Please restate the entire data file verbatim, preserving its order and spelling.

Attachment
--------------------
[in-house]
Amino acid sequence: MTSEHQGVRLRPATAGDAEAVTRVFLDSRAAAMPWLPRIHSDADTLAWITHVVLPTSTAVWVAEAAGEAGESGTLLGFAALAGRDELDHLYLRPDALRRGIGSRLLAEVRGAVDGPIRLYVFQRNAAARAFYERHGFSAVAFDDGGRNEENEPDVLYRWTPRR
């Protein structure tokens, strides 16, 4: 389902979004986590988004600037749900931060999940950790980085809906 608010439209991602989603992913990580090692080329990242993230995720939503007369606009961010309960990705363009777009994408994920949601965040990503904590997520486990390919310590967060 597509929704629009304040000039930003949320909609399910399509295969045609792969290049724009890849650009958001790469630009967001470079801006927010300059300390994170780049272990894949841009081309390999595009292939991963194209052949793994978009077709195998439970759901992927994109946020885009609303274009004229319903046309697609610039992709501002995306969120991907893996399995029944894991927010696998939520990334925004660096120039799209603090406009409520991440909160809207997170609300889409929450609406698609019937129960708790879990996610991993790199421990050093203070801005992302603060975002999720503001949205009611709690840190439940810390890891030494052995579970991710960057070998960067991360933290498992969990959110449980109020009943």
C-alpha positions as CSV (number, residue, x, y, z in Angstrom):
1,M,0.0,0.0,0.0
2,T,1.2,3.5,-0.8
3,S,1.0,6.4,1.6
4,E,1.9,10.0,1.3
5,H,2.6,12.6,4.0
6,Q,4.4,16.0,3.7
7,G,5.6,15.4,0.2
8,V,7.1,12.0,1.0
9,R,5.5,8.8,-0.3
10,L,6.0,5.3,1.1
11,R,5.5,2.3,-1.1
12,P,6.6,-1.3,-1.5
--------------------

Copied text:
[in-house]
Amino acid sequence: MTSEHQGVRLRPATAGDAEAVTRVFLDSRAAAMPWLPRIHSDADTLAWITHVVLPTSTAVWVAEAAGEAGESGTLLGFAALAGRDELDHLYLRPDALRRGIGSRLLAEVRGAVDGPIRLYVFQRNAAARAFYERHGFSAVAFDDGGRNEENEPDVLYRWTPRR
């Protein structure tokens, strides 16, 4: 389902979004986590988004600037749900931060999940950790980085809906 608010439209991602989603992913990580090692080329990242993230995720939503007369606009961010309960990705363009777009994408994920949601965040990503904590997520486990390919310590967060 597509929704629009304040000039930003949320909609399910399509295969045609792969290049724009890849650009958001790469630009967001470079801006927010300059300390994170780049272990894949841009081309390999595009292939991963194209052949793994978009077709195998439970759901992927994109946020885009609303274009004229319903046309697609610039992709501002995306969120991907893996399995029944894991927010696998939520990334925004660096120039799209603090406009409520991440909160809207997170609300889409929450609406698609019937129960708790879990996610991993790199421990050093203070801005992302603060975002999720503001949205009611709690840190439940810390890891030494052995579970991710960057070998960067991360933290498992969990959110449980109020009943």
C-alpha positions as CSV (number, residue, x, y, z in Angstrom):
1,M,0.0,0.0,0.0
2,T,1.2,3.5,-0.8
3,S,1.0,6.4,1.6
4,E,1.9,10.0,1.3
5,H,2.6,12.6,4.0
6,Q,4.4,16.0,3.7
7,G,5.6,15.4,0.2
8,V,7.1,12.0,1.0
9,R,5.5,8.8,-0.3
10,L,6.0,5.3,1.1
11,R,5.5,2.3,-1.1
12,P,6.6,-1.3,-1.5